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Tuesday, 15 June 2010

Patrick, Science, Darwin

Richard Wilcocks writes:

The final event of the June weekend was on the morning of Tuesday 8 June in Thornton, on the edge of Bradford, which of course has strong Brontë connections. The organiser was Angela Crow. She introduced the speakers - myself and Andrew Mitchell.

The event took place in the hall next to St James' Parish Church, which the Brontës never saw, because it was built in 1872, though the font in which Charlotte, Branwell, Emily and Anne were baptised is in it, because it was moved from the Old Bell Chapel, where Patrick was the parson.

My theme was Patrick Brontë - Scientist. Using letters taken mainly from Dudley Green's excellent The Letters of the Reverend Patrick Brontë  (Nonsuch  ISBN 1 84588 066 8) the focus was on Patrick's clear, logical and well... scientific mind, or rather his scientific side. Letters were to the Leeds Intelligencer (which evolved into the Yorkshire Post), to its rival the Leeds Mercury and various others. I recalled my own small-time research into the history of the Leeds Festival Chorus which began in 1858, and which involved reading from microfilms of issues of both newspapers, which strained the eyes: print was tiny, pages packed, illustrations few.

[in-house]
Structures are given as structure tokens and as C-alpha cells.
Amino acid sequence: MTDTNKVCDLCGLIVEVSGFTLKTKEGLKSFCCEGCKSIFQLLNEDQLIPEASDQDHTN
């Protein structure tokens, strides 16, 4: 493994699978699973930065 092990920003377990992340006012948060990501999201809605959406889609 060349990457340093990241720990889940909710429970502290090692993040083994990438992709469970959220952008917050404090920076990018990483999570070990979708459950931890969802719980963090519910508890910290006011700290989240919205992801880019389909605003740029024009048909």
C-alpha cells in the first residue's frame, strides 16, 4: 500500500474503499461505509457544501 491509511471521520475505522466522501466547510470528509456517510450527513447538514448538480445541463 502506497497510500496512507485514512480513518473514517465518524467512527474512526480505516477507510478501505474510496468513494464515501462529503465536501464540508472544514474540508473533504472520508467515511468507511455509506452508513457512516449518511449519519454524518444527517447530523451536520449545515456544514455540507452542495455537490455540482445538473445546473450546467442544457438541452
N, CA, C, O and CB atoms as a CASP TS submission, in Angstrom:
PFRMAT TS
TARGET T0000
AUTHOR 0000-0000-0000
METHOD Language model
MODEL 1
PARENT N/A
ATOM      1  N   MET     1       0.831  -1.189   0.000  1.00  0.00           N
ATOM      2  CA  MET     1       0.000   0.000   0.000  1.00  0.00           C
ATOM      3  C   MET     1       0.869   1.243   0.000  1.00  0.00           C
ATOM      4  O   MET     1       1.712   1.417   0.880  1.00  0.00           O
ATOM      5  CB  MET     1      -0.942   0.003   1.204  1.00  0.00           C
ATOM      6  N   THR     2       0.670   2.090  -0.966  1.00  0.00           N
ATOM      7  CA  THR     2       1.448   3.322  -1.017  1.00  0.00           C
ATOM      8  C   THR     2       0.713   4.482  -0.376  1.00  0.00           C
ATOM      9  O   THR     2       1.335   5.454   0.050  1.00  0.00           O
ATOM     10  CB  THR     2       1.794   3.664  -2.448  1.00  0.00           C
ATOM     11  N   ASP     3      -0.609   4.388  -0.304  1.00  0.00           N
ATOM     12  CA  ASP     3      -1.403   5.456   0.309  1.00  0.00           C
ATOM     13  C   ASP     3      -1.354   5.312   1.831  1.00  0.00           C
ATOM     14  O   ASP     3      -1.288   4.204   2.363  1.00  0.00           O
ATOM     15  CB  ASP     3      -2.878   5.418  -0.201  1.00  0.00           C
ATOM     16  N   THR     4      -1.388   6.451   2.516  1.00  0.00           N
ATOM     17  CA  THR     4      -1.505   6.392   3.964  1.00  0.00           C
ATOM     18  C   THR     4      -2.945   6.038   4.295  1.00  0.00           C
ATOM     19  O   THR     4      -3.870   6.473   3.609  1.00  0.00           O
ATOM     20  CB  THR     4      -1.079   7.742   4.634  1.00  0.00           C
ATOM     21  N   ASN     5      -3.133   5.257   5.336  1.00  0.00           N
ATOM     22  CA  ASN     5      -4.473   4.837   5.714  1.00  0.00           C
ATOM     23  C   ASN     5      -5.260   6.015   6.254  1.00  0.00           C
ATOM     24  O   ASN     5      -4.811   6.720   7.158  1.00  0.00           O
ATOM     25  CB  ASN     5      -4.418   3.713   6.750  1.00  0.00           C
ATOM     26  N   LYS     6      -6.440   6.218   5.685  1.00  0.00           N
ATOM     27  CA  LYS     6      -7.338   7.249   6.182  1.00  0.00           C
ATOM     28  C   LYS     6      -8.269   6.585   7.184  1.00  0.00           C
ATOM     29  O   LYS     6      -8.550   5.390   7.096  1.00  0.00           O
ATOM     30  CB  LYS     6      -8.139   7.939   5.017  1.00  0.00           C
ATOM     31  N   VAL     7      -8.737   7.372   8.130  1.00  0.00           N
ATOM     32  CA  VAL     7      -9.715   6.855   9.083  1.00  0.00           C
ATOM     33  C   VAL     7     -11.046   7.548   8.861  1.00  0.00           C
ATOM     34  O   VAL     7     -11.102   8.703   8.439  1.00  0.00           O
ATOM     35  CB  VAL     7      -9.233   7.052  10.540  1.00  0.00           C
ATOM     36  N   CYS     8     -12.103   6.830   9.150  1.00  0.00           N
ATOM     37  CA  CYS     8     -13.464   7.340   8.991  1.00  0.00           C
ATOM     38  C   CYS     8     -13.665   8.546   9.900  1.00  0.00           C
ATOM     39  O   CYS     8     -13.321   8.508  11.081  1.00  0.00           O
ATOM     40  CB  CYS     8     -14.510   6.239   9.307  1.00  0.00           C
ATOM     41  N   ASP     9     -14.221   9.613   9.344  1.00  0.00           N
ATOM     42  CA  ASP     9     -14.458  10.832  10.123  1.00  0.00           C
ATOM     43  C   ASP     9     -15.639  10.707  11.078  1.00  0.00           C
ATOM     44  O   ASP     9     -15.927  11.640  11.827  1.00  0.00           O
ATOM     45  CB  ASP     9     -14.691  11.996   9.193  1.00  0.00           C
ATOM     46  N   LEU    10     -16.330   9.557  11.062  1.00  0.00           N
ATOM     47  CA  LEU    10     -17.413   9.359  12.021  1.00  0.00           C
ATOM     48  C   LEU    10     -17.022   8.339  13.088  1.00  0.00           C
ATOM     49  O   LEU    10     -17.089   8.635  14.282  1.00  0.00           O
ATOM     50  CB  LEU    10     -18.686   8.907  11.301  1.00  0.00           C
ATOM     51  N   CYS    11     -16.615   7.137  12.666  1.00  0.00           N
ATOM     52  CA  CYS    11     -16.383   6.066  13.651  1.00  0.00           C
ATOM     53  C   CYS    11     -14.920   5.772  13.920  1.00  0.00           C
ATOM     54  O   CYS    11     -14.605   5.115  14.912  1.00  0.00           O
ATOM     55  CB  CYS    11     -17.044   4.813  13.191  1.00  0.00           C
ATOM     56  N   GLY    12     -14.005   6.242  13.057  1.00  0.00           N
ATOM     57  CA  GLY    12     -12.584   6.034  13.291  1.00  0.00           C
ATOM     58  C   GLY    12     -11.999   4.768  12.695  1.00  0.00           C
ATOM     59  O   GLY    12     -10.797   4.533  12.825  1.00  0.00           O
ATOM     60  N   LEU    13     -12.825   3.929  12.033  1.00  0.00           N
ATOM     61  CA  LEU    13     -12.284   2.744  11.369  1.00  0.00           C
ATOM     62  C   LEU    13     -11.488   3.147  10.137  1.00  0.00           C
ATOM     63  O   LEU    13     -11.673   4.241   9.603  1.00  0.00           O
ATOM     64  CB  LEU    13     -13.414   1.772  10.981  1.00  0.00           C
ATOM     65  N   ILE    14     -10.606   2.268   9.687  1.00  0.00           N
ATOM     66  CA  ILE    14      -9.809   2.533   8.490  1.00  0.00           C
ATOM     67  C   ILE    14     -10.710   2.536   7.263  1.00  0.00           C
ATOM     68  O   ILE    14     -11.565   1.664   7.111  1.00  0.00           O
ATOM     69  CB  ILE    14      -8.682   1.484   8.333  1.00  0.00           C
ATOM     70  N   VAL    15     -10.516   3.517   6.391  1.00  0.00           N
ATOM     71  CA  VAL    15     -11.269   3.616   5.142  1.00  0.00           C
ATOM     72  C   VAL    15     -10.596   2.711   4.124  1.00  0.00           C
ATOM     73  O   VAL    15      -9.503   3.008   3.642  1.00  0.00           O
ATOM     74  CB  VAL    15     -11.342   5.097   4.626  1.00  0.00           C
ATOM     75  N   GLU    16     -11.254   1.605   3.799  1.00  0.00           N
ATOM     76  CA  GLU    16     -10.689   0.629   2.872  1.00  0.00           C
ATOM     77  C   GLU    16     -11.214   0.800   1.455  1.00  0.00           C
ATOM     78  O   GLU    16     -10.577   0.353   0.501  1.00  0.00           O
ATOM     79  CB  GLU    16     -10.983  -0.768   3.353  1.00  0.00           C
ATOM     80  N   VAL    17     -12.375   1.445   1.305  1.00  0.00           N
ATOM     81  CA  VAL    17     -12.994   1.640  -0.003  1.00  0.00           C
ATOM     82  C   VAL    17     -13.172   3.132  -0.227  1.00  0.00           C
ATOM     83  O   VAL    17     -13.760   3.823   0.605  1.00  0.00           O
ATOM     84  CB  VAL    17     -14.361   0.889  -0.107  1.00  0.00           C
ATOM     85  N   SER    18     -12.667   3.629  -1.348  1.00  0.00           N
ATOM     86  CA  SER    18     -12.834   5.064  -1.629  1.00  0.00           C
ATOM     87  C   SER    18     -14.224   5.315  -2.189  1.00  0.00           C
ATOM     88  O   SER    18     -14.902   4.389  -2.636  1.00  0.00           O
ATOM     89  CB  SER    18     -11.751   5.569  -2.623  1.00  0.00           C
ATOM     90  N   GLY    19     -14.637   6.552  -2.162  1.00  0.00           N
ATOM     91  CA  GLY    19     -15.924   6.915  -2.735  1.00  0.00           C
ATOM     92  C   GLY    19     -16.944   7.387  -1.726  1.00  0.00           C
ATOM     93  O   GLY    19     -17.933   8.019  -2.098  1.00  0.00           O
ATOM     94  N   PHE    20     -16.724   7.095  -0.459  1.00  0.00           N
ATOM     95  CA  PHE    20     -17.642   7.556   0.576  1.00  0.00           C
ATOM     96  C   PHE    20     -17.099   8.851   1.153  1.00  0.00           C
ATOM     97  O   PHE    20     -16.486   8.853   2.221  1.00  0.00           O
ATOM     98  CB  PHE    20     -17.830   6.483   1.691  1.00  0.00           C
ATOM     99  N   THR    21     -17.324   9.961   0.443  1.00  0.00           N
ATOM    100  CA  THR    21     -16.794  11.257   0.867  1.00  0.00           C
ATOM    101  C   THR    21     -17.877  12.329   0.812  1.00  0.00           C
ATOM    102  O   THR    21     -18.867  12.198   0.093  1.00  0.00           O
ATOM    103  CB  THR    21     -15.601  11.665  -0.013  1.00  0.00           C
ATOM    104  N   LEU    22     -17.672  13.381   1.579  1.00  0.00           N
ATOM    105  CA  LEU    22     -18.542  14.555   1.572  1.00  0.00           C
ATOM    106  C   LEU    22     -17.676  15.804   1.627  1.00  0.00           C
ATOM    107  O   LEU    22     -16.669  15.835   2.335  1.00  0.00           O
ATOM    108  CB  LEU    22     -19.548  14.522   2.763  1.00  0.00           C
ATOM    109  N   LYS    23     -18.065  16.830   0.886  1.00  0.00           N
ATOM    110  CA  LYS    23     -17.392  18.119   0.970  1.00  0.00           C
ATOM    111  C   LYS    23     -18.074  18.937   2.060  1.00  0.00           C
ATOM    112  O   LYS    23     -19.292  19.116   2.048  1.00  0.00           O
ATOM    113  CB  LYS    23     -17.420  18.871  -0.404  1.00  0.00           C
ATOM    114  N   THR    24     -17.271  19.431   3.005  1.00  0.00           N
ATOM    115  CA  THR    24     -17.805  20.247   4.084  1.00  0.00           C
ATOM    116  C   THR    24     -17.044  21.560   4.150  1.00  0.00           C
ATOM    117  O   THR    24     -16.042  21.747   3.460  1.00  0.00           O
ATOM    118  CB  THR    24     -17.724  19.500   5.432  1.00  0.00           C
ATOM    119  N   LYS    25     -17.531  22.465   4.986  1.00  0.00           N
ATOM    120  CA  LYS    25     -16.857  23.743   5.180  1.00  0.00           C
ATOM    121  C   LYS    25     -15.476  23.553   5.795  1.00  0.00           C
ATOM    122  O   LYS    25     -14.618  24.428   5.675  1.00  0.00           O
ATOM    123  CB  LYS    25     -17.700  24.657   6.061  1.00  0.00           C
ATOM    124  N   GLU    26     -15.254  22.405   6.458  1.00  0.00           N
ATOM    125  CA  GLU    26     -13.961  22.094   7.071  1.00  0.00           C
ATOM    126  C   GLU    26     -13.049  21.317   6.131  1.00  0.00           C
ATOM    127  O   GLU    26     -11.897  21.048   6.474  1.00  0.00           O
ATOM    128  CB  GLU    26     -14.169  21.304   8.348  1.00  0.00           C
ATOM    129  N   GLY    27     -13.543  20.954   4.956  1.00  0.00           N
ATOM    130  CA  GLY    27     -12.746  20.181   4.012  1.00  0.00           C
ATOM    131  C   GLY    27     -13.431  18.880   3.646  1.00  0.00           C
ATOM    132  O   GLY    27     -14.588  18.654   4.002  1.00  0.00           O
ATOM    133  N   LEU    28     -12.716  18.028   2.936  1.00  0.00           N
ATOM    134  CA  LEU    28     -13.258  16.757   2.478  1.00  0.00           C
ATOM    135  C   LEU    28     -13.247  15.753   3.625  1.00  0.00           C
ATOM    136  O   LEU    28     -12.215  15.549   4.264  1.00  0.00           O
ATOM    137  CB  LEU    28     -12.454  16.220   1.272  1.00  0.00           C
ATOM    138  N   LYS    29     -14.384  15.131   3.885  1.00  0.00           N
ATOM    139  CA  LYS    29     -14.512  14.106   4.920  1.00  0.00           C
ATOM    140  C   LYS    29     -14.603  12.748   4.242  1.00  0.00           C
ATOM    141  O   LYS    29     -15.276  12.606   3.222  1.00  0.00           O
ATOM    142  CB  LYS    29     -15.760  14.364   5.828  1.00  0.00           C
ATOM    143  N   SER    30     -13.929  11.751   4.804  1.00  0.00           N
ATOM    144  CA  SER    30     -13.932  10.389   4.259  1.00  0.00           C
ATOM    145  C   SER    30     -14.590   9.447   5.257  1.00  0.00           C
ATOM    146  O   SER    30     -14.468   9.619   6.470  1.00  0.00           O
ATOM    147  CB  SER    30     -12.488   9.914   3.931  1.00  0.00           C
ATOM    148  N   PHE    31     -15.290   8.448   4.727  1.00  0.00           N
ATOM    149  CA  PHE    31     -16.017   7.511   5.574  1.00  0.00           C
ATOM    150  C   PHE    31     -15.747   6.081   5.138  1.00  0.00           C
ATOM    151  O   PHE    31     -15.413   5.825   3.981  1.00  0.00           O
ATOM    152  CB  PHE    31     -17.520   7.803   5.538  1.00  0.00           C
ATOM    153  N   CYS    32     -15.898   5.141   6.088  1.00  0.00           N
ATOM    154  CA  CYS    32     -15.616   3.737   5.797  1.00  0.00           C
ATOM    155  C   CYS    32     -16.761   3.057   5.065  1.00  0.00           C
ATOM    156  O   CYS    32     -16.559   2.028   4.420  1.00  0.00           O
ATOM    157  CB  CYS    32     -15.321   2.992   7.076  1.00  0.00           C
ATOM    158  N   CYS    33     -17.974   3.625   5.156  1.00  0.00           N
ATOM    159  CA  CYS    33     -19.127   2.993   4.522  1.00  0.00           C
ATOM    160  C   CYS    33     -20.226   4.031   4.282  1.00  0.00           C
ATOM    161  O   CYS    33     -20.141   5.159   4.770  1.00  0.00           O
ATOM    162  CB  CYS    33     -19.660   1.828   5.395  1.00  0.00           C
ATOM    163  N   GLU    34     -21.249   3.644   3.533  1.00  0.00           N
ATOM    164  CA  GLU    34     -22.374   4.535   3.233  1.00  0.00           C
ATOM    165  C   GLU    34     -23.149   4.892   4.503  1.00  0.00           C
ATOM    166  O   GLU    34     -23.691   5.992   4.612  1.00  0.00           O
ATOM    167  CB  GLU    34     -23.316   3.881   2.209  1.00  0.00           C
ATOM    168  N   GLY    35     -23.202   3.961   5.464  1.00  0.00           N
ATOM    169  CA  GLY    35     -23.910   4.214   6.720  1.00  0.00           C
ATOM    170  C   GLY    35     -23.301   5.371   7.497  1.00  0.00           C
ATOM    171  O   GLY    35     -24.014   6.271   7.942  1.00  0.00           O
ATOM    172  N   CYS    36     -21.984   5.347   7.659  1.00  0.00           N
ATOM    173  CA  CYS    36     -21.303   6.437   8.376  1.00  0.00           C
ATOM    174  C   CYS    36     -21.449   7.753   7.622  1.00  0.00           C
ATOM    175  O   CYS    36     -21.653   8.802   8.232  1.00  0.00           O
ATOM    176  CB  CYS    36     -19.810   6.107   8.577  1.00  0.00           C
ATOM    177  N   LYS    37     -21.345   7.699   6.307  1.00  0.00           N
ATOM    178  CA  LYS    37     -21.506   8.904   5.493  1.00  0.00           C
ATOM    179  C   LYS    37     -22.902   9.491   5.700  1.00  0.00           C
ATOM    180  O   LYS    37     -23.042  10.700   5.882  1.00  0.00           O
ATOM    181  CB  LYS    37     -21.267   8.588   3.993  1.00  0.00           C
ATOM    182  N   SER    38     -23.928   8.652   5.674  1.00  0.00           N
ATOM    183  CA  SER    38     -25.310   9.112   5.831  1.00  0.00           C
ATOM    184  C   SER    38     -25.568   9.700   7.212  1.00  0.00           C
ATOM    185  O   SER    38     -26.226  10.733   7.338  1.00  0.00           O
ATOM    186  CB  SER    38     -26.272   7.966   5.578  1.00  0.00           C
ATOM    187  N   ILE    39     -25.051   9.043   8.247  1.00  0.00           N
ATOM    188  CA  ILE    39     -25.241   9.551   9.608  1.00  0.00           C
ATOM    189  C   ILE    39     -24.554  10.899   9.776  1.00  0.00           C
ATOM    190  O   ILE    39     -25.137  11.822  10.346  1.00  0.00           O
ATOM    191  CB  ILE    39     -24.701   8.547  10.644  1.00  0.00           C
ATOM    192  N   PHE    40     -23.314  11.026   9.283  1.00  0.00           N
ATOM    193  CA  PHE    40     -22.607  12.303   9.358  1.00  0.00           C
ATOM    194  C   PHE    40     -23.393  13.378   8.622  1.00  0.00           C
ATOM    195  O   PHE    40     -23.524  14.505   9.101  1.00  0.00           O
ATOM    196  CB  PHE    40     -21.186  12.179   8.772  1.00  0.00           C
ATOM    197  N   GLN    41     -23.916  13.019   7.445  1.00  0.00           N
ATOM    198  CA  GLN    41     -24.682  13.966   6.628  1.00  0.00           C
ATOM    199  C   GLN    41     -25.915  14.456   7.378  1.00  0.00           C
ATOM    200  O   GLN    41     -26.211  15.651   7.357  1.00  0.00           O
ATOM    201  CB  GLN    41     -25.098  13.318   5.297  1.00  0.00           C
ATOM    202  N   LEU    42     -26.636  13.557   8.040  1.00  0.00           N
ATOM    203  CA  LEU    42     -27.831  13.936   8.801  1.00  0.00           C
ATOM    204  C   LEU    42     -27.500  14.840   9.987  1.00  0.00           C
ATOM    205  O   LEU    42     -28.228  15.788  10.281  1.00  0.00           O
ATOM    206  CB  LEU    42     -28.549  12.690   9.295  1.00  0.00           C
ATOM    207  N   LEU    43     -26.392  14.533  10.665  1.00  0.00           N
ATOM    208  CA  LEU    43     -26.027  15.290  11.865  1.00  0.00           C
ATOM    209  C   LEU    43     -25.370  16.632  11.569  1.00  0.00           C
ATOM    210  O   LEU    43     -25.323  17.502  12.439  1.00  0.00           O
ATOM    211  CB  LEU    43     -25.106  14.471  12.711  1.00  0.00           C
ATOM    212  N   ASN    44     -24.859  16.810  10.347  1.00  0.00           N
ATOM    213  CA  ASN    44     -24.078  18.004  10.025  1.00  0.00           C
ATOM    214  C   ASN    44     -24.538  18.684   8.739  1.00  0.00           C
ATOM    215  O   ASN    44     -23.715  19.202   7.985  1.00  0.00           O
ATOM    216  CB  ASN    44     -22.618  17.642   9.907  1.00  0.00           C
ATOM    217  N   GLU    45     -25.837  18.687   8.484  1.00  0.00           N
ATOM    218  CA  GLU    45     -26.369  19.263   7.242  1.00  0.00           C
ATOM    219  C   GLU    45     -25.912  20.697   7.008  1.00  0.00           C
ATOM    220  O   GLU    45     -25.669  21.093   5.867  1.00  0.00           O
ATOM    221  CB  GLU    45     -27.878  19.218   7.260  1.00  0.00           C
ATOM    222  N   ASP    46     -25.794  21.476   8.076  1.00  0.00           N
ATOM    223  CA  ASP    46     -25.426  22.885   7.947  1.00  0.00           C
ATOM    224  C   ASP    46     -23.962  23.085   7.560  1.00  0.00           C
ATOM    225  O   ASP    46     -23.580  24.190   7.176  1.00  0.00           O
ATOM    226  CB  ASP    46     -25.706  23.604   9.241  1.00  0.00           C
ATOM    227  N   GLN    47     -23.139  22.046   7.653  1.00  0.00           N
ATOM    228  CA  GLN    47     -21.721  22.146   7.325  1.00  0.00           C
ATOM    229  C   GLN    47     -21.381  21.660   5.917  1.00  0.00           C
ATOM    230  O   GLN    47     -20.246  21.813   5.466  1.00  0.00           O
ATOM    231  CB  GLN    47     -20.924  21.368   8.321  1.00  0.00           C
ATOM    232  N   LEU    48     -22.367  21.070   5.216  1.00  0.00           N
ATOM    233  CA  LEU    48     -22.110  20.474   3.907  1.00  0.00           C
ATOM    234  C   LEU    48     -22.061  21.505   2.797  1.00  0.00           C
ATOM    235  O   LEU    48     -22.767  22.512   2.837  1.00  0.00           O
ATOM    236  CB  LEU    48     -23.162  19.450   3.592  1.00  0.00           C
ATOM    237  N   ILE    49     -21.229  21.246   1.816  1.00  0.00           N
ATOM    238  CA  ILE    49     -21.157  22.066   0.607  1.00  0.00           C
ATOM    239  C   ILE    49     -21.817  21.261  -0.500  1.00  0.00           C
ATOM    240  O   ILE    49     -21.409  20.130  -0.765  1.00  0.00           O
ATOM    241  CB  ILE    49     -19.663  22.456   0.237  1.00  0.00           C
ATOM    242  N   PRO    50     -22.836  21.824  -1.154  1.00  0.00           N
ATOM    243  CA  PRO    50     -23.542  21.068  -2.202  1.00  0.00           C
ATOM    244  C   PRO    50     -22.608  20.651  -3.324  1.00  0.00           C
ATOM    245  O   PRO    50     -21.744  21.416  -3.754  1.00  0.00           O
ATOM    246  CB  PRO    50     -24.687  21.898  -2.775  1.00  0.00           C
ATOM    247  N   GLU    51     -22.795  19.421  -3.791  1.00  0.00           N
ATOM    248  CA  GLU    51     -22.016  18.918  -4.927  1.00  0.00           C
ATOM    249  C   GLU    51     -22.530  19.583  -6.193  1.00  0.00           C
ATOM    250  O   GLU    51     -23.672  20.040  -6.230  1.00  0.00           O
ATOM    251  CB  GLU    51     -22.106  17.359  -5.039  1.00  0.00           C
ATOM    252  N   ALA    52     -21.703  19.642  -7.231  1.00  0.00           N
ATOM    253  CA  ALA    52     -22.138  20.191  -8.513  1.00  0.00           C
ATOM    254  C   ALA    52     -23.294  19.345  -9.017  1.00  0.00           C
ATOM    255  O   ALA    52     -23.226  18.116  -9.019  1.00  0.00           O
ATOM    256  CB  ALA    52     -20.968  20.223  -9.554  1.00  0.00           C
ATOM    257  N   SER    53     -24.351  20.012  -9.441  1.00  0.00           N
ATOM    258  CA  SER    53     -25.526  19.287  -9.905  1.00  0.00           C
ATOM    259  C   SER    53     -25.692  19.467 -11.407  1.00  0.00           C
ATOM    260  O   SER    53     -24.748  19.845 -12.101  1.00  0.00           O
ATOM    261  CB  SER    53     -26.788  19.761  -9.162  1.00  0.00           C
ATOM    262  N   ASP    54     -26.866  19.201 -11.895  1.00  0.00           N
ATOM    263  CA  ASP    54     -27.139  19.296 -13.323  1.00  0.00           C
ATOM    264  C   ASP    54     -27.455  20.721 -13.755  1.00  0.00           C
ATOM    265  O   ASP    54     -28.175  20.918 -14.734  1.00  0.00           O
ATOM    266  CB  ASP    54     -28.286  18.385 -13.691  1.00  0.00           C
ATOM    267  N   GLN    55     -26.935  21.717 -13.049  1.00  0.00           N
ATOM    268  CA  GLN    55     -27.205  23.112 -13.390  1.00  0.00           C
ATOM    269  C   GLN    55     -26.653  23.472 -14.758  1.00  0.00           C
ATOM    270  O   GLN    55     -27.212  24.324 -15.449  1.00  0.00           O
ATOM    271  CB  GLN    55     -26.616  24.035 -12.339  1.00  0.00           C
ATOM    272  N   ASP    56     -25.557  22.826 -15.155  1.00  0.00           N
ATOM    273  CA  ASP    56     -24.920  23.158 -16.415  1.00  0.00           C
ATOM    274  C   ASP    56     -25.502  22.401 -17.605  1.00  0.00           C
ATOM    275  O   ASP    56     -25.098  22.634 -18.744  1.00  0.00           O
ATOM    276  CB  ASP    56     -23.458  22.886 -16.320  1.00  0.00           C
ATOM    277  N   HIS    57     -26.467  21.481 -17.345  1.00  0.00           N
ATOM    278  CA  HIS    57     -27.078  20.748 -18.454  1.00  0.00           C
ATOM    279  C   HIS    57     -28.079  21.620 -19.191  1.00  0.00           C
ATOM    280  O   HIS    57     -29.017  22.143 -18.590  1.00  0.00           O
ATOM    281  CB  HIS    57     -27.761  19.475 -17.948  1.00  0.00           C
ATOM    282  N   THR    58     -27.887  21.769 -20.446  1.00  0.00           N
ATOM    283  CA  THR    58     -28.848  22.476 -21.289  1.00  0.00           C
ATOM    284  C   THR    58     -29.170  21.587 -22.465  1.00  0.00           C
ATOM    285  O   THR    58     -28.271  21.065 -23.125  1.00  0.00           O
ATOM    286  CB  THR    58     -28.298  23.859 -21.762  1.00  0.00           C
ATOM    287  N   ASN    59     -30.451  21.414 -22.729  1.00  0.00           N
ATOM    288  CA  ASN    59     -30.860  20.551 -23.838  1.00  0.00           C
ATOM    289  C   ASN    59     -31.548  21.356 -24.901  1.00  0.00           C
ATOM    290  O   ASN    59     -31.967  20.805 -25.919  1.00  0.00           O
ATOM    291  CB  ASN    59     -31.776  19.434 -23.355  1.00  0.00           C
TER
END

My inevitable opener in Thornton was the letter to the Intelligencer about the eruption of Stanbury Bog (1824) followed by On the Muskets (1841) to the Times and Sir G. Murray and Patrick's detailed advice to the Marquis of Angelsey (1848) on how to make more effective naval mortars. These were followed by On Sulphuric Ether (Mercury 1847) and several others, with some historical context.

Andrew Mitchell performed between a series of impressive pop-up banners on which were several of his poems beautifully illustrated by Mary Kuper. These had been commissioned in 2009, when Andrew played his part in celebrations in Bradford for the Darwin Centenery. Most of the poems he read were taken from his Darwin A Voyage of Ideas. Some of the episodes and adventures of the famous voyage of the Beagle were recounted, and we were told about Darwin himself, his ailments and his belief in hydrotherapy, which led him to be treated in Ilkley with what seems to have been a kind of super-shower.

His titles were HMS Beagle's destinations. Each powerful poem was introduced with essential background information - for example about the native inhabitants of the shores of Tierra del Fuego, now split between Chile and Argentina, who have been wiped out by contact with European settlers. Four of them had been transported to Britain by Robert FitzRoy on the first voyage of the Beagle in 1830. Three of them (one died) were returned on the second voyage after a stay during which they had become celebrated curiosities. Andrew filled us in on the famous finches as well, before his poem Galapagos. We were given the backgound on those giant tortoises too: apparently they were/are delicious, and hundreds of them were taken on board ships by the British in the later years of the nineteenth century - to be eaten by hungry sailors.

Below, Angela Crow, Richard Wilcocks, Andrew Mitchell:

1 comment:

  1. A really good ending for a very enjoyable weekend.

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